While a locating pin’s purpose remains the same regardless of two-stroke engine bore and stroke, not all applications are the same. Some, in fact, can potentially wreak havoc on a locating pin in short order. Engines that typically run under extreme duress and create excessive internal heat are the piston locating pin’s biggest foe. Performance snowmobile and outboard marine engines present the toughest challenges. These internal combustion systems are forever under a load due to their lack of transmissions. The heat is always on, so to speak. Consistently high temperatures create a challenge for piston designers, as they must find ways to keep the locating pin bedded firmly in the piston.
In general, two-stroke engines run hot. Over time a piston can start to lose hardness due to heat, which is called annealing. As the material anneals, the strength of the material holding the locating pin becomes weaker. That’s why it’s critical that the piston is constantly gripping the locating pin tightly.
Cause & Effect of Increasing Port Size
One way engine tuners create more horsepower is by increasing the size of the cylinder transfer, exhaust and/or intake ports. This causes more air and fuel to flow through the engine. However, upping the port size lessens the material that will hold the locating pin in place. This can have a detrimental effect on a piston pin.
Sulecki explains, “As the ports get larger and the piston ring passes through the larger port opening, it’s easier for the piston ring to expand into the port and get pulled back in again as it’s going up and down in the cylinder.”
Why is this problematic? More ring movement will generate a load between the piston ring and the locating pin. The excessive up and down movement puts severe stress on the locating pin. There have been instances, such as on high-performance snowmobile racing machines, where the piston pin will sheer off at the end and allow the ring to move. This results in catastrophic engine failure.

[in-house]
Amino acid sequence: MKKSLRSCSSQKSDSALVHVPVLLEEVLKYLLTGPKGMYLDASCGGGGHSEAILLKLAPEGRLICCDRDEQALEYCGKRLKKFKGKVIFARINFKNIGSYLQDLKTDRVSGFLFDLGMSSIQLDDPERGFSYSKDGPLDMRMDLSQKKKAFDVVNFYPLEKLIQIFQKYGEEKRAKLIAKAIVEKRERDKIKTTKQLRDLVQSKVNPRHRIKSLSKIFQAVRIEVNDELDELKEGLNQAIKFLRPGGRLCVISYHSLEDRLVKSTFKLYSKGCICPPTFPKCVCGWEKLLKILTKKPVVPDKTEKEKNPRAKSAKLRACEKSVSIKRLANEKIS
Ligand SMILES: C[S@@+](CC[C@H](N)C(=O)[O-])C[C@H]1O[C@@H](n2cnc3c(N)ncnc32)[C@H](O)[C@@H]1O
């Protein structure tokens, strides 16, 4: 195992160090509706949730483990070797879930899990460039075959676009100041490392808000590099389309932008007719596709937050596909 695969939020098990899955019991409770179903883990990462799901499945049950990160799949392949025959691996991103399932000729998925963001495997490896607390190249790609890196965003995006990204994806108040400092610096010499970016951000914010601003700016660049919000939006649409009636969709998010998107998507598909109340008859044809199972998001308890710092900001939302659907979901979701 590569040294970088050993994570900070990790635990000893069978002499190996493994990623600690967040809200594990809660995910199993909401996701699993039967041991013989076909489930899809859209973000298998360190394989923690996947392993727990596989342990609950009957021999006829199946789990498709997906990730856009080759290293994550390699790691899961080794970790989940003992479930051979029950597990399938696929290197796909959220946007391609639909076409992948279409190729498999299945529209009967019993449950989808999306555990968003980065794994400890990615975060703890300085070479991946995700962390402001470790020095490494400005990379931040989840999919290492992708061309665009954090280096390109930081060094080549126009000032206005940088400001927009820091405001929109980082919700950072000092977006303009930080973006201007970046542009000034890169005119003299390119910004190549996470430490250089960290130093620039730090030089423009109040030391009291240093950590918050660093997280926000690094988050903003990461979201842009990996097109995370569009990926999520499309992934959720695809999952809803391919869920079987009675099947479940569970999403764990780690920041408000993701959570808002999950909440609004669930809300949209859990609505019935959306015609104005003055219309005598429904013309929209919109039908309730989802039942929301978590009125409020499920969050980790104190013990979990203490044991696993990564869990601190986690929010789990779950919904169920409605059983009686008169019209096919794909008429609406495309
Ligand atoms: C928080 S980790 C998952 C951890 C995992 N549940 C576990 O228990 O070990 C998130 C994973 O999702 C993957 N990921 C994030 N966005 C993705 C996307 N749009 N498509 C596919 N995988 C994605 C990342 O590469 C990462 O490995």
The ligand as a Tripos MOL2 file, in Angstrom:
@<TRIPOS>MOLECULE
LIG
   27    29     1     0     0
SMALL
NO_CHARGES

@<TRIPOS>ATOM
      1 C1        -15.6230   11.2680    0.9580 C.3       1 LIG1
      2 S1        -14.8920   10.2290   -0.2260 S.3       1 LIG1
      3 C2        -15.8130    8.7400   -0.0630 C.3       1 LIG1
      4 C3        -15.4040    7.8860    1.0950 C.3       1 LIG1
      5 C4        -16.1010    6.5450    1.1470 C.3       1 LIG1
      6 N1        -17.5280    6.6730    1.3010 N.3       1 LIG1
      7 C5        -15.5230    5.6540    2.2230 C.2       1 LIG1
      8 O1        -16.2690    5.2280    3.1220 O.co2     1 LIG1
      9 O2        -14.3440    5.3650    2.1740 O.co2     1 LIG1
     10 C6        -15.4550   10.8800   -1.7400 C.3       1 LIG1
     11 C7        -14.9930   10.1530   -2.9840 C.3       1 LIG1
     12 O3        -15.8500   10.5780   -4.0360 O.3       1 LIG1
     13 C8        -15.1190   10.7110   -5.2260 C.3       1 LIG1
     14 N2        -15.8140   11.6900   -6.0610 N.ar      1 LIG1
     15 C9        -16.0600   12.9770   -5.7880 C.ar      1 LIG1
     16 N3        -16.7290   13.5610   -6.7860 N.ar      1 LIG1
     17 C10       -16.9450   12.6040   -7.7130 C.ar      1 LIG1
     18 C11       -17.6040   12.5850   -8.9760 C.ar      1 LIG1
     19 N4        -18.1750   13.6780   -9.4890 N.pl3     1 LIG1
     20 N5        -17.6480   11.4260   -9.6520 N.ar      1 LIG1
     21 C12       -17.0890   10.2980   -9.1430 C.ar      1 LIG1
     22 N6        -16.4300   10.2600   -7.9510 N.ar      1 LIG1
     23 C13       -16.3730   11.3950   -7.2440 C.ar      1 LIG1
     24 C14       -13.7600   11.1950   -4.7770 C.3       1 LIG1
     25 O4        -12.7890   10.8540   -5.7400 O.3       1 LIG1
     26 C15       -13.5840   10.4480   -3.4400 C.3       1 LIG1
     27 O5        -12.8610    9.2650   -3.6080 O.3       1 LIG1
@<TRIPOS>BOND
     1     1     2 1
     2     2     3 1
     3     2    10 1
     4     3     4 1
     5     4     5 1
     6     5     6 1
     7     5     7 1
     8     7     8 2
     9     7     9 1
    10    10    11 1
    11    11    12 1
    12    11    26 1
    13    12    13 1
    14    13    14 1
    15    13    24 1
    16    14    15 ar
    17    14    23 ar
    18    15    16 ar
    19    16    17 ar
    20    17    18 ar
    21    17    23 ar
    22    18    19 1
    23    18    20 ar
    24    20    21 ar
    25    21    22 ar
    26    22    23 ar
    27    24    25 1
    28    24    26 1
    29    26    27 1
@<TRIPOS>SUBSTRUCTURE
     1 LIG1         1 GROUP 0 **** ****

Prevent Locating Pin Failure
A porting job is not properly finished until after the modified ports in the cylinder have been chamfered. This process essentially eases the transition for the piston ring when it passes over the ports. If the port chamfers don’t allow the piston and ring to gently move out and in again as the piston goes up and down, it will put an excessive load on the locating pin.
“Be sure to check the condition of the port chamfers when you have your two-stroke cylinder off the bike,” states Sulecki. “If you’re not sure, then I recommend that you seek advice from a reputable motorcycle shop that builds a lot of engines, or an engine builder that specializes in two-strokes.”
Generally, anyone who does cylinder work or replating is usually very good at understanding the importance of the port chamfer and how to do it properly. Otherwise, the locating pin will suffer. It’s an indirect relationship, but a port chamfer being wrong passes directly through the piston and can wreak havoc on the locating pin.
What it all Means
The two-stroke piston locating pin is an essential component of your motorcycle’s combustion system and should be routinely inspected. Don’t let an inexpensive part ruin your race weekend. Lastly, don’t underestimate the importance of a piston locating pin. It’s the first, last and only line of defense for keeping your bike’s piston ring from port destruction.